Mackie knows he is different. “I dream of fields,” he says, “dark tunnels, but nothing is clear. I dream that a dark shape puts me in the crib, puts a hand over my mouth, and whispers in my ear. Shh, it says. And, Wait. “

The way his sister tells it, someone took her real brother in the middle of the night when she was four years old.

When she reaches her hand between the bars, the thing in the crib moves closer. It tries to bite her and she takes her hand out again but doesn’t back away. They spend all night looking at each other in the dark. In the morning, the thing is still crouched on the lamb-and-duckling mattress pad, staring at her. It isn’t her brother.

When the little sister of Mackie’s classmate, Tate,  goes missing, Mackie is forced to confront his own origin story and this leads him the The House of Mayhem and The Morrigan, a girl who rules there and whose “jagged teeth and tiny size made her seem more implausible, more impossible than all the rest.” All the rest of what, you might ask? Yeah, that would be the living dead girls. The Morrigan  tells him “We were so pleased that you survived childhood. Castoffs generally don’t.”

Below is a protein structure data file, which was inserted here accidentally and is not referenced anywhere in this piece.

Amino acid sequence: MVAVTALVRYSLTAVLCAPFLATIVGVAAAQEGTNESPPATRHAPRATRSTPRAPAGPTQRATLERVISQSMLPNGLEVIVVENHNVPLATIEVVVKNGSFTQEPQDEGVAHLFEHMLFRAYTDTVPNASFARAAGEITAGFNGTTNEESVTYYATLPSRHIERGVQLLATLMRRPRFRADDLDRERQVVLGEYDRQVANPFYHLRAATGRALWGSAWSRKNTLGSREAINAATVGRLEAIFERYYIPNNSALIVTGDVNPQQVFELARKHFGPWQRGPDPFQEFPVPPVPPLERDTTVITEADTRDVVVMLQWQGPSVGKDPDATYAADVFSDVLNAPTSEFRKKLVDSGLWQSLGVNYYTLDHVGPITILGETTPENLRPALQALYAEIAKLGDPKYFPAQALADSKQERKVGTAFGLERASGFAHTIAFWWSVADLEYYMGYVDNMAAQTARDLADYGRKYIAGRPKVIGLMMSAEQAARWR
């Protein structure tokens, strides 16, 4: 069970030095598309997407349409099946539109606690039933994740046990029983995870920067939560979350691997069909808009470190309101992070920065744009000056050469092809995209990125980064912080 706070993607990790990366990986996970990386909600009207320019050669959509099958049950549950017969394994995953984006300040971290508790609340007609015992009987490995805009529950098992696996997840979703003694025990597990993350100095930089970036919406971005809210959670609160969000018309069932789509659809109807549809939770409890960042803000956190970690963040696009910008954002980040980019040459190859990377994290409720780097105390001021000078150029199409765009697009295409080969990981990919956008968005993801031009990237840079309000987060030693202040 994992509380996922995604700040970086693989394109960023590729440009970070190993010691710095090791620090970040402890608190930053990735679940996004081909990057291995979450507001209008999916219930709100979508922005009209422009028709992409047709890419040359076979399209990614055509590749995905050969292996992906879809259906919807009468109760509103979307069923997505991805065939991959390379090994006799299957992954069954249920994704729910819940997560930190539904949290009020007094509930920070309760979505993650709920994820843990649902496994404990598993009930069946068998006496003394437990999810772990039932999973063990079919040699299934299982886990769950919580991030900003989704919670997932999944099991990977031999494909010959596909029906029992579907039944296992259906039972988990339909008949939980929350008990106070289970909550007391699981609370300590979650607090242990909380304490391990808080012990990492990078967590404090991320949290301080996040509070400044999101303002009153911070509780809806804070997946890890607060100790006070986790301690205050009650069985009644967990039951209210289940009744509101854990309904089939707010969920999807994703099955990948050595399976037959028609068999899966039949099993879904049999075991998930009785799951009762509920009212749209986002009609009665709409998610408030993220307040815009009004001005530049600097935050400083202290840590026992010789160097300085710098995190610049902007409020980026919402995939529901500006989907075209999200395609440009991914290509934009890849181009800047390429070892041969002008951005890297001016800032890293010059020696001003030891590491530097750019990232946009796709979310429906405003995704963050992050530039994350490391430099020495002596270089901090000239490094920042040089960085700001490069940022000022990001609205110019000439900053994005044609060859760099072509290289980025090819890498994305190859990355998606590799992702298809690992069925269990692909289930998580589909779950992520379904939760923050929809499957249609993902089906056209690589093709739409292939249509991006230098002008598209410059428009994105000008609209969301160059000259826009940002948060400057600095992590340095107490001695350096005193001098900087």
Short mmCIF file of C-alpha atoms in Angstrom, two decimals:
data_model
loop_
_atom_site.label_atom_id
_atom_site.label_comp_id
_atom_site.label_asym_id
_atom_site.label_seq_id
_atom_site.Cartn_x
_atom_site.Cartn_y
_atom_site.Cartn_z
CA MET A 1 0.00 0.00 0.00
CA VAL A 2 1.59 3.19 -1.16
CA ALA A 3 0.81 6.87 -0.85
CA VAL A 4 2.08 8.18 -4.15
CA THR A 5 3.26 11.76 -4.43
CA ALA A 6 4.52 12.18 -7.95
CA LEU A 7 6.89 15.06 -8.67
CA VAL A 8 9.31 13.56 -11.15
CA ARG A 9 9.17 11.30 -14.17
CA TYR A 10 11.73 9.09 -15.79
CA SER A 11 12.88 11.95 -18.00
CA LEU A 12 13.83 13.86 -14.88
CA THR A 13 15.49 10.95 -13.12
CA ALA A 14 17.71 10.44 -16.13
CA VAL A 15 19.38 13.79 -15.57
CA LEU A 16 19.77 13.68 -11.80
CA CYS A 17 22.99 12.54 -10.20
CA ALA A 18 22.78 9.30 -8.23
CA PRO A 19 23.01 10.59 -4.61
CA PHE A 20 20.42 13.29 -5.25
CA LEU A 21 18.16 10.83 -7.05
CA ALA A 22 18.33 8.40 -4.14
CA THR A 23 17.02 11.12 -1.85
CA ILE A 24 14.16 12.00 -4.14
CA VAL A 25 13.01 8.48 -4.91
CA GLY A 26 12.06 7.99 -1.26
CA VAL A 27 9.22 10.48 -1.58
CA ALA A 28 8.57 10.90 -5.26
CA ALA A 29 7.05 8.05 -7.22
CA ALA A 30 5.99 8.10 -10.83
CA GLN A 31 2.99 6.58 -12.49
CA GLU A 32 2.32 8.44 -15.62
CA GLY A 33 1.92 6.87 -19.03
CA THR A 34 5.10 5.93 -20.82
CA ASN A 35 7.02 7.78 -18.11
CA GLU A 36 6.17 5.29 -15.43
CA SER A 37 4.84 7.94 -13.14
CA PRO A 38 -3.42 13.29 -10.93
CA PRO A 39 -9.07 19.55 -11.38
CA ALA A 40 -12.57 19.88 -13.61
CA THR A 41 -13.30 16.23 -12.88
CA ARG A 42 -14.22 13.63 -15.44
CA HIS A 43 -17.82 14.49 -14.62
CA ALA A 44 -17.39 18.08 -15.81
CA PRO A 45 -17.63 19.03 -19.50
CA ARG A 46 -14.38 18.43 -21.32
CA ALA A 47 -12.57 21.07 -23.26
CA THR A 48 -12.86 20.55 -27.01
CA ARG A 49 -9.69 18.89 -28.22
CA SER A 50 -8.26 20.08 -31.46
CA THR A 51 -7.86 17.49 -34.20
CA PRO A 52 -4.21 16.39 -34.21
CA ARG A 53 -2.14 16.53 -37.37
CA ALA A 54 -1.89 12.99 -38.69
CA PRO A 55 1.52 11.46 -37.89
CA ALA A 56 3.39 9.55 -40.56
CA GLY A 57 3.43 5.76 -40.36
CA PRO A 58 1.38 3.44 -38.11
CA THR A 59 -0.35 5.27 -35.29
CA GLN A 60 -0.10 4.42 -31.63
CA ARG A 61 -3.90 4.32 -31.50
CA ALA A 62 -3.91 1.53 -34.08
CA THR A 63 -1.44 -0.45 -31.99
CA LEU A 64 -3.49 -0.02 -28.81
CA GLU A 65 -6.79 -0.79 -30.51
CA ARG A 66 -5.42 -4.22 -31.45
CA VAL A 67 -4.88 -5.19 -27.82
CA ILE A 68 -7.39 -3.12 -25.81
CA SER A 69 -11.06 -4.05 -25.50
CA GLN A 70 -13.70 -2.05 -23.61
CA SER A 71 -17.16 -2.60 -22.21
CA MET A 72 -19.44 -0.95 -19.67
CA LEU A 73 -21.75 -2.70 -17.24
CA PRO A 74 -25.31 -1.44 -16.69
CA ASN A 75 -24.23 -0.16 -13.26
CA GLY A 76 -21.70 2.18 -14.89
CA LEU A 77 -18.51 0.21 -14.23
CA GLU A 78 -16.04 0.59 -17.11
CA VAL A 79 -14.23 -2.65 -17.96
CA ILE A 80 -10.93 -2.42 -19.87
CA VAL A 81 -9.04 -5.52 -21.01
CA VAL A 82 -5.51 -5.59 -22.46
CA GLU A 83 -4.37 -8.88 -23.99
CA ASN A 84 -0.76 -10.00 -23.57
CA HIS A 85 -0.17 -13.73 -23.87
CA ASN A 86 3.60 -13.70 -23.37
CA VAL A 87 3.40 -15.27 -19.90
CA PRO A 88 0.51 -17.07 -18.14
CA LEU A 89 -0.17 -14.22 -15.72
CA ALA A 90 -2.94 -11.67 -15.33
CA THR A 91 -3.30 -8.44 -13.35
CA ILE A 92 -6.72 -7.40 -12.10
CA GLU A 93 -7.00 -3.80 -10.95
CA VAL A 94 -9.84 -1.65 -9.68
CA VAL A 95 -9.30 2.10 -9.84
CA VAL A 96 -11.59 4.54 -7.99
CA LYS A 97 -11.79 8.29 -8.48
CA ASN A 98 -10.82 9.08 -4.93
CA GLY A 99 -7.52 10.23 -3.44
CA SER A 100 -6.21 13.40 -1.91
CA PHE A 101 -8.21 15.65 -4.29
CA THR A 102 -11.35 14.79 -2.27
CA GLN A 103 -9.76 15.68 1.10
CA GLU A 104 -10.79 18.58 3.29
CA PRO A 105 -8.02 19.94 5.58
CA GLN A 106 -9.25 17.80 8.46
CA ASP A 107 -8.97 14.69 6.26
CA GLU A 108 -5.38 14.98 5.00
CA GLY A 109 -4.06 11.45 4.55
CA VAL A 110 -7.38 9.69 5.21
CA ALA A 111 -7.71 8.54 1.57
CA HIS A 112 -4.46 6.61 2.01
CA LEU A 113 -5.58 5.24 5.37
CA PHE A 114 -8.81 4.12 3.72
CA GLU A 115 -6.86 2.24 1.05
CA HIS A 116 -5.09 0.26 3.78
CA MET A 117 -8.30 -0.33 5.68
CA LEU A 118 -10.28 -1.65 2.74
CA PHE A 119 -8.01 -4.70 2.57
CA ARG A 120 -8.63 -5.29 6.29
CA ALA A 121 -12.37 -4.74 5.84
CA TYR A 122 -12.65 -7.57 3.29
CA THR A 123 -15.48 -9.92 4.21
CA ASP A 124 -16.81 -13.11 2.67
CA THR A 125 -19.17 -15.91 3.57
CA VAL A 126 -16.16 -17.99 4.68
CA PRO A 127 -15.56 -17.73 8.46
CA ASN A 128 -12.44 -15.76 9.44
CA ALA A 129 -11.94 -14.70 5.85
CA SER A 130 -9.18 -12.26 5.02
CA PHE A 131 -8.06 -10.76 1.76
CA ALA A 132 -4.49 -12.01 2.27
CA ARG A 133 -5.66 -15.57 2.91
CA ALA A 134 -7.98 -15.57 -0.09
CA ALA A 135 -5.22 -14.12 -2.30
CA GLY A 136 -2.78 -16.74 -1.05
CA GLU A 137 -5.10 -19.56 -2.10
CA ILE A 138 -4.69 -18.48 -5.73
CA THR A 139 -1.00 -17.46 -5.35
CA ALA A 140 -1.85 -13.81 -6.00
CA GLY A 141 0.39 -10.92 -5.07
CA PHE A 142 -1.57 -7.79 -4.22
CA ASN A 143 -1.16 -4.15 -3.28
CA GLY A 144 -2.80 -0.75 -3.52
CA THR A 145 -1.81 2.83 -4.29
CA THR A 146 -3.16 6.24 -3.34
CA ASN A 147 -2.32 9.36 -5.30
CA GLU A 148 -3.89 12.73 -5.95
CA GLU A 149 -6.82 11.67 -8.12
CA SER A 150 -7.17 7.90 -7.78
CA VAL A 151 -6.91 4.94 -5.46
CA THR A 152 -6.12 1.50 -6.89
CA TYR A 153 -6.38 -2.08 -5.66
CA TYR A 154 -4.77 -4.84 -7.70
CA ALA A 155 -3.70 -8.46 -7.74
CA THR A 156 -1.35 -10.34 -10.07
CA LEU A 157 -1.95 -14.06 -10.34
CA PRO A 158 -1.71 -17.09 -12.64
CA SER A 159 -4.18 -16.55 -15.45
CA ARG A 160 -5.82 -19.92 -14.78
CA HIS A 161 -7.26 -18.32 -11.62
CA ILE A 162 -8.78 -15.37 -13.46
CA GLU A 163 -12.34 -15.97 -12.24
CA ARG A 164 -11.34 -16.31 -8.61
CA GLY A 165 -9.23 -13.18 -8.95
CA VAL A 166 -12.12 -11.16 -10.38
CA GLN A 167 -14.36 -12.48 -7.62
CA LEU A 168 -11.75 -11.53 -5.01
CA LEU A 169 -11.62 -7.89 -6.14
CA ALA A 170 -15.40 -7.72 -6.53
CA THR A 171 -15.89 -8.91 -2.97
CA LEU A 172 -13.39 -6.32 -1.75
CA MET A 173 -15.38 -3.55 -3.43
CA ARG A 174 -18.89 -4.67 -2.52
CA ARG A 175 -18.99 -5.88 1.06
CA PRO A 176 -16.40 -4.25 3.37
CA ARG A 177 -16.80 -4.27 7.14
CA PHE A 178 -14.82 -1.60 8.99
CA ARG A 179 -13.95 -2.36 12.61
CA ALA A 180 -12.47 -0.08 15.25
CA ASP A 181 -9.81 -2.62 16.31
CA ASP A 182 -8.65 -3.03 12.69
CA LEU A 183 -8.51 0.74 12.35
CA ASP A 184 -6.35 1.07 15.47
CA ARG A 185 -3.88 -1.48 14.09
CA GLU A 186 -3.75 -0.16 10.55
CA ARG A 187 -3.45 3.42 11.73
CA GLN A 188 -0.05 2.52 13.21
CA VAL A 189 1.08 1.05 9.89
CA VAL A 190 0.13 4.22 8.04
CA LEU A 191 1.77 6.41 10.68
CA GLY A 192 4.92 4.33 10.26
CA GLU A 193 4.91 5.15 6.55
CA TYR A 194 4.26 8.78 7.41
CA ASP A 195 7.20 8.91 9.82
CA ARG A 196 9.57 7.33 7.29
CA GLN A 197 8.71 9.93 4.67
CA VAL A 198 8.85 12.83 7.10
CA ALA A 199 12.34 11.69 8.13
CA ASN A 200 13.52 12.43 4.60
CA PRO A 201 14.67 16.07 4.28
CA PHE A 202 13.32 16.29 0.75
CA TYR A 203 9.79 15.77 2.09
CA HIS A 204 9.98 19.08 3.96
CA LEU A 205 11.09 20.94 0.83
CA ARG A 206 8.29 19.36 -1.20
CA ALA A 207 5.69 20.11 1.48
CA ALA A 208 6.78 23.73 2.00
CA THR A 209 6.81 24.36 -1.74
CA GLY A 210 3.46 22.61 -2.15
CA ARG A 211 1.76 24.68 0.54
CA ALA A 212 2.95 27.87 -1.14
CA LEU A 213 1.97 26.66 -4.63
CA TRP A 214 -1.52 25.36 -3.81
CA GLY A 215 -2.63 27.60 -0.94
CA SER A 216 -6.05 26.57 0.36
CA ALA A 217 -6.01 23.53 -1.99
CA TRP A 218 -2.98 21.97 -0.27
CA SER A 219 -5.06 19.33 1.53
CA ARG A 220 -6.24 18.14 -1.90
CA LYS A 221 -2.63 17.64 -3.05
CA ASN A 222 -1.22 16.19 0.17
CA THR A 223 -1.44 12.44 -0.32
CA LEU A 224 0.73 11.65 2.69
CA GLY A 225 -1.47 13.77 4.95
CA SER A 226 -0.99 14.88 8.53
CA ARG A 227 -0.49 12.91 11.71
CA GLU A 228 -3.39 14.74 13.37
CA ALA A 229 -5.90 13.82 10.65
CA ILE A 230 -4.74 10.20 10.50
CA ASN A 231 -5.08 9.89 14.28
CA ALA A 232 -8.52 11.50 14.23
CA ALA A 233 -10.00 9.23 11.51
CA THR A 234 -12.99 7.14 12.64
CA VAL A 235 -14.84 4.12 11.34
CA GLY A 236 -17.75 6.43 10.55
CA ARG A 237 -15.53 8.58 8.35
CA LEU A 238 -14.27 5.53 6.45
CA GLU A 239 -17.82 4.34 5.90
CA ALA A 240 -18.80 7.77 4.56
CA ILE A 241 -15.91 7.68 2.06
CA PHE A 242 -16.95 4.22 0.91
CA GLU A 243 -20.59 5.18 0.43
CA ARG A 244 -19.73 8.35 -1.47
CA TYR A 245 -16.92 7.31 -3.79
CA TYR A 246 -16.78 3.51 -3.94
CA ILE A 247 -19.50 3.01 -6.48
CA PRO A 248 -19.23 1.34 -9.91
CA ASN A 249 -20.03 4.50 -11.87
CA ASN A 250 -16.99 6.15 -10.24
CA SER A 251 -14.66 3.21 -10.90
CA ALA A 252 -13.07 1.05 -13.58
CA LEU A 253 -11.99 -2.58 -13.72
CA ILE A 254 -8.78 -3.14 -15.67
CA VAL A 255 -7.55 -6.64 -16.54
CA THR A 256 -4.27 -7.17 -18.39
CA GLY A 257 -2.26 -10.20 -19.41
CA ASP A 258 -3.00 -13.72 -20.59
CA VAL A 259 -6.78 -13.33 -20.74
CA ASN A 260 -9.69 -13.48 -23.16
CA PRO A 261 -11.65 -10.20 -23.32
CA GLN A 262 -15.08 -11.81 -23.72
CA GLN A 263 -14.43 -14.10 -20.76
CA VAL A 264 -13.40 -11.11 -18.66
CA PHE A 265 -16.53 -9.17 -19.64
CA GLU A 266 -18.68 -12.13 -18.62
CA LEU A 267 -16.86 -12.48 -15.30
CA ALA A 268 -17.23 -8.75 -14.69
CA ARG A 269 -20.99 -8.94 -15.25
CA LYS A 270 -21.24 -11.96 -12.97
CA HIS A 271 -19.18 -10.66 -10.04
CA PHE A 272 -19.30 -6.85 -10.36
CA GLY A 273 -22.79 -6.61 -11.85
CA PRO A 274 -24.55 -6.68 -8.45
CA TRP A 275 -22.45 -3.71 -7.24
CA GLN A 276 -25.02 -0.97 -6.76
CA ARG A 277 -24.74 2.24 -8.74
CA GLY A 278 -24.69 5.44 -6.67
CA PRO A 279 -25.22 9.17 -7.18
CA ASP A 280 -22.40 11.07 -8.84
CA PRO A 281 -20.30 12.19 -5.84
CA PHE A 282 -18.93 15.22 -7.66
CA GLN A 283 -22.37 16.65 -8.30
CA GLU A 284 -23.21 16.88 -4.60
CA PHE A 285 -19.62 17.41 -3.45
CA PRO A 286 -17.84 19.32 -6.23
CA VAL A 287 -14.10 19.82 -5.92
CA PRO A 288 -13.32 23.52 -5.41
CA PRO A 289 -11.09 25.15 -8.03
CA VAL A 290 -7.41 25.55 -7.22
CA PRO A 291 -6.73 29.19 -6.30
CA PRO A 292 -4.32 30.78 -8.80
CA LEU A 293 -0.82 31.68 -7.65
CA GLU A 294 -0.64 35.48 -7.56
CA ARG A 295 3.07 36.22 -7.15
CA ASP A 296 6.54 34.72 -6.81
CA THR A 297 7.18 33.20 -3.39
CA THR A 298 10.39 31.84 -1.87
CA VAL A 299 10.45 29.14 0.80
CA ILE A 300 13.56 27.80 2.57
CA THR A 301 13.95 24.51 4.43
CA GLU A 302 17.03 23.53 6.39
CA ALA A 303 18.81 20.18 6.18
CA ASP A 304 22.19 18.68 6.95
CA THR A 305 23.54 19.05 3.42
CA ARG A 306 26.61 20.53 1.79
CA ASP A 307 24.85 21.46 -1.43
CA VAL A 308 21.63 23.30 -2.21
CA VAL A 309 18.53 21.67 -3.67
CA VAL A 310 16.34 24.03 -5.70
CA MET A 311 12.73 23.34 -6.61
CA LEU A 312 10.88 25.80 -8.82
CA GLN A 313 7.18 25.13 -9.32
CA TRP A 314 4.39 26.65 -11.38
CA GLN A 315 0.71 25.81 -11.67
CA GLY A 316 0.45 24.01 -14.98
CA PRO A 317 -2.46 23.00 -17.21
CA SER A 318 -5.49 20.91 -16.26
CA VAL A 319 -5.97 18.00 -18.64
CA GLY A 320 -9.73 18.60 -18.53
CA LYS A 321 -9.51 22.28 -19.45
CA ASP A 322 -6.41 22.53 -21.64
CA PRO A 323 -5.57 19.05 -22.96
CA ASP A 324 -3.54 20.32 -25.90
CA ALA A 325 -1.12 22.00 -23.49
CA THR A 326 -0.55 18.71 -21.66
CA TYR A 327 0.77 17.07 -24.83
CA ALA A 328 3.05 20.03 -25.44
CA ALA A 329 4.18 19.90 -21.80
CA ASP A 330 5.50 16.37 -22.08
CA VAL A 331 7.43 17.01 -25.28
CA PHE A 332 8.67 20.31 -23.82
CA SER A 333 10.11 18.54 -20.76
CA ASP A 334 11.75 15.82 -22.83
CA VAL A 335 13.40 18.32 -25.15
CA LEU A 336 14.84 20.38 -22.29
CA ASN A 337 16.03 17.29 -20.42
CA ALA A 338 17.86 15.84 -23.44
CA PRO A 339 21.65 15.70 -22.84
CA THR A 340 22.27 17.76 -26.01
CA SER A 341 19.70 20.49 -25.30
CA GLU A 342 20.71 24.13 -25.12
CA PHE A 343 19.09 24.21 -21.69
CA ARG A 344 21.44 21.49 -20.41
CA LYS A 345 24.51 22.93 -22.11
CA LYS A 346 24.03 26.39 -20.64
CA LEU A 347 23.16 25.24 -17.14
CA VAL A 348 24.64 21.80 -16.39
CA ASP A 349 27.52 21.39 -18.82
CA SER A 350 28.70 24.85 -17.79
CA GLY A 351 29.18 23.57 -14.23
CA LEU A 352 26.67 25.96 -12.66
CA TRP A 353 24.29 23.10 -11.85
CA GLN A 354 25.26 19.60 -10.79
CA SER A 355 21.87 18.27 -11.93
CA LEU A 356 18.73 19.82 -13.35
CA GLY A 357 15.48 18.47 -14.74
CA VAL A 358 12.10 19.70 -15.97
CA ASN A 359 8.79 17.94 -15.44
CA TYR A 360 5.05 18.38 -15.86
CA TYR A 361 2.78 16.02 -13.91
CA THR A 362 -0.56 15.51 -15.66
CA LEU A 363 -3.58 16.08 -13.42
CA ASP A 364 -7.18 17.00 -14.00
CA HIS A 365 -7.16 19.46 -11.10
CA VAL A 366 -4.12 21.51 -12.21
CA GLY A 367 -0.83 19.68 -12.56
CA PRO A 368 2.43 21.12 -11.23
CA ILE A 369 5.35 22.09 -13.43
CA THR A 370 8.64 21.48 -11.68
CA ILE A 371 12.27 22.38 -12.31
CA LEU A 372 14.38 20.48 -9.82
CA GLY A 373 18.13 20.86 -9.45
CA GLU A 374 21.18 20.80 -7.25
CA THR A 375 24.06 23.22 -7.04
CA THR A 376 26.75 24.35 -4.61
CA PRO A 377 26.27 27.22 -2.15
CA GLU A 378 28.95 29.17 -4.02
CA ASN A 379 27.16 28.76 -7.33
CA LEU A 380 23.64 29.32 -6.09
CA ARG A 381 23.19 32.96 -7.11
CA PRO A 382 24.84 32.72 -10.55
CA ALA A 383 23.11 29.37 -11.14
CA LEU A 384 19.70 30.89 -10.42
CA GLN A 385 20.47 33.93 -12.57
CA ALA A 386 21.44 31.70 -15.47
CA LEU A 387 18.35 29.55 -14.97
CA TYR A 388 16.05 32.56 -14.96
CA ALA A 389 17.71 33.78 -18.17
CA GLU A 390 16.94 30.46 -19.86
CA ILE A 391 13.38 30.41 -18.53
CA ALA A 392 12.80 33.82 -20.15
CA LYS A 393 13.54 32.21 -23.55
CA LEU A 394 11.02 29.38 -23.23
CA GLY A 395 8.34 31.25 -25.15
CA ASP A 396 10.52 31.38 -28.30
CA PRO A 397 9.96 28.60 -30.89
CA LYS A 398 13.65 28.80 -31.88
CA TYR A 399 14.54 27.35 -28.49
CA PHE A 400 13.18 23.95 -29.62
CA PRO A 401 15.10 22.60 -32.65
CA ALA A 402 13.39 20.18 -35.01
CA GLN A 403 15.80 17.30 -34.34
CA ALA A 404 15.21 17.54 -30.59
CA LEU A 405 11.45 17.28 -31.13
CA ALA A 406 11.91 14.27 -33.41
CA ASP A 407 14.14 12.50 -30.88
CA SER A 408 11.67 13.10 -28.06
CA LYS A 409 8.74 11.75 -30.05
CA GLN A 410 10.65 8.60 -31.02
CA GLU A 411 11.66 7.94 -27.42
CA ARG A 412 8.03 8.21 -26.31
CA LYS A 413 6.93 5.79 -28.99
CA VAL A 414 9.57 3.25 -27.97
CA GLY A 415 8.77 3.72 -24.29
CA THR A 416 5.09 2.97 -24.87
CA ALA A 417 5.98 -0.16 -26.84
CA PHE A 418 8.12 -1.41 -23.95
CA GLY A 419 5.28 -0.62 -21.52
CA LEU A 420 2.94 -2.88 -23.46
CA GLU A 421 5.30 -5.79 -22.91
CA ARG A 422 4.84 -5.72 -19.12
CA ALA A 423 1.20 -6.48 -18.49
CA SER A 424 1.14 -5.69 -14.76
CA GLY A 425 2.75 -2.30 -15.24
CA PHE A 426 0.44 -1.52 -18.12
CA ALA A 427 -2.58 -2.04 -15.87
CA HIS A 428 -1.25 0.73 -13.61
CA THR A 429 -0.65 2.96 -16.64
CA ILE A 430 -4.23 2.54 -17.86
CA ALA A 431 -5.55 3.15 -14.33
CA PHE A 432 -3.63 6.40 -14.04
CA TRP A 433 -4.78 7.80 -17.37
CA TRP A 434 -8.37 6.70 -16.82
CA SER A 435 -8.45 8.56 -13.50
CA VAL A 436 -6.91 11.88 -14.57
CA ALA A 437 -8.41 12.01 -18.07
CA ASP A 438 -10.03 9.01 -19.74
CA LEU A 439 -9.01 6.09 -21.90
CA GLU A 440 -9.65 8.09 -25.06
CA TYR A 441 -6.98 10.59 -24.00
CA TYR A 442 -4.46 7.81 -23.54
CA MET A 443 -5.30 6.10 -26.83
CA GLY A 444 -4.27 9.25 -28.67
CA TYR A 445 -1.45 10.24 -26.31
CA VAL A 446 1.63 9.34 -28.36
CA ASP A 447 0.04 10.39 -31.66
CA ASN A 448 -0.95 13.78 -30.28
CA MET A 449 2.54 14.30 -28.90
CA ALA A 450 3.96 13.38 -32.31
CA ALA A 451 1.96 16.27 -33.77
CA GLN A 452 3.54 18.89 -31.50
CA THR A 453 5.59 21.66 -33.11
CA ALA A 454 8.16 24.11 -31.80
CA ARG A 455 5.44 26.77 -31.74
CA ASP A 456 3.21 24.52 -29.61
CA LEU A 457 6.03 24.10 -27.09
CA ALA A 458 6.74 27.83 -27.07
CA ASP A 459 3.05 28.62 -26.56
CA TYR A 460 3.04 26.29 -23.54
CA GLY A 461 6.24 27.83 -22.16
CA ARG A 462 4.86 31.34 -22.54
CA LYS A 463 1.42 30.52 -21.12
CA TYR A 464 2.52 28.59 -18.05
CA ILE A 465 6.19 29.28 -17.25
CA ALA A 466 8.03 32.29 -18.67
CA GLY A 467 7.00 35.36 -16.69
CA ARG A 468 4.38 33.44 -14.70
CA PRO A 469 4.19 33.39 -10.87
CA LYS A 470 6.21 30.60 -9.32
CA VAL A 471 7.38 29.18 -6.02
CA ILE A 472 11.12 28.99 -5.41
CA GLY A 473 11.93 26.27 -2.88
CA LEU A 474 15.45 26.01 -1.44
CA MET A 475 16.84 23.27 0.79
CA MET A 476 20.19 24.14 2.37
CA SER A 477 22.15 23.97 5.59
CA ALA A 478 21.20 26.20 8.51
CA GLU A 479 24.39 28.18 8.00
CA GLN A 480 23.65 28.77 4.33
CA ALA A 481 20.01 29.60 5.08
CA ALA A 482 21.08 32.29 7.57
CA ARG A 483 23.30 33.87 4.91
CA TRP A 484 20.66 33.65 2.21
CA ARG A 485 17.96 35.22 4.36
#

When Tate asks for Mackie’s help, he is reluctant; he’s got his own problems. But when The Morrigan offers to help Mackie feel better even he can’t resist. There is a strange barter system between Mayhem and Gentry: Mayhem thrives on adulation. But Mayhem isn’t the only world beneath the town. The Morrigan has a sister, and she thrives on blood sacrifice.